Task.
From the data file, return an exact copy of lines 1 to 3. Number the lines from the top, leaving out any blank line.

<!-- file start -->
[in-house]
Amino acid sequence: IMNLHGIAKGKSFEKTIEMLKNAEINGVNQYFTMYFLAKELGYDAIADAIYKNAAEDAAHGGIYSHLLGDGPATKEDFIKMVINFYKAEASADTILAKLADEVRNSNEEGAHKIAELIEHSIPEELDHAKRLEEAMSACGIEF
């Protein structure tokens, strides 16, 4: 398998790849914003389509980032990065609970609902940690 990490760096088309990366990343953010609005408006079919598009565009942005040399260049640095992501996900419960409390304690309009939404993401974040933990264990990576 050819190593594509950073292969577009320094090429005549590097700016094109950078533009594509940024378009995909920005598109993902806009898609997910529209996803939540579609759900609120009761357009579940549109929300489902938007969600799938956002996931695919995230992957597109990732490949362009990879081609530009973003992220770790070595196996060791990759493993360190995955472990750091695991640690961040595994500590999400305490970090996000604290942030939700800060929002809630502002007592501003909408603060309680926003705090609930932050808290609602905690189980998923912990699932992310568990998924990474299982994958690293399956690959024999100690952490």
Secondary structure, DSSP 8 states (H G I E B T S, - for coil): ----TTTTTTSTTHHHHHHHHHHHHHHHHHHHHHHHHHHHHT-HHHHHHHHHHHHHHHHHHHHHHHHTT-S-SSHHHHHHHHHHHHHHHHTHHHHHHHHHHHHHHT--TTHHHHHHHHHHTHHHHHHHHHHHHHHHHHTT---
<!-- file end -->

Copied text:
[in-house]
Amino acid sequence: IMNLHGIAKGKSFEKTIEMLKNAEINGVNQYFTMYFLAKELGYDAIADAIYKNAAEDAAHGGIYSHLLGDGPATKEDFIKMVINFYKAEASADTILAKLADEVRNSNEEGAHKIAELIEHSIPEELDHAKRLEEAMSACGIEF
């Protein structure tokens, strides 16, 4: 398998790849914003389509980032990065609970609902940690 990490760096088309990366990343953010609005408006079919598009565009942005040399260049640095992501996900419960409390304690309009939404993401974040933990264990990576 050819190593594509950073292969577009320094090429005549590097700016094109950078533009594509940024378009995909920005598109993902806009898609997910529209996803939540579609759900609120009761357009579940549109929300489902938007969600799938956002996931695919995230992957597109990732490949362009990879081609530009973003992220770790070595196996060791990759493993360190995955472990750091695991640690961040595994500590999400305490970090996000604290942030939700800060929002809630502002007592501003909408603060309680926003705090609930932050808290609602905690189980998923912990699932992310568990998924990474299982994958690293399956690959024999100690952490």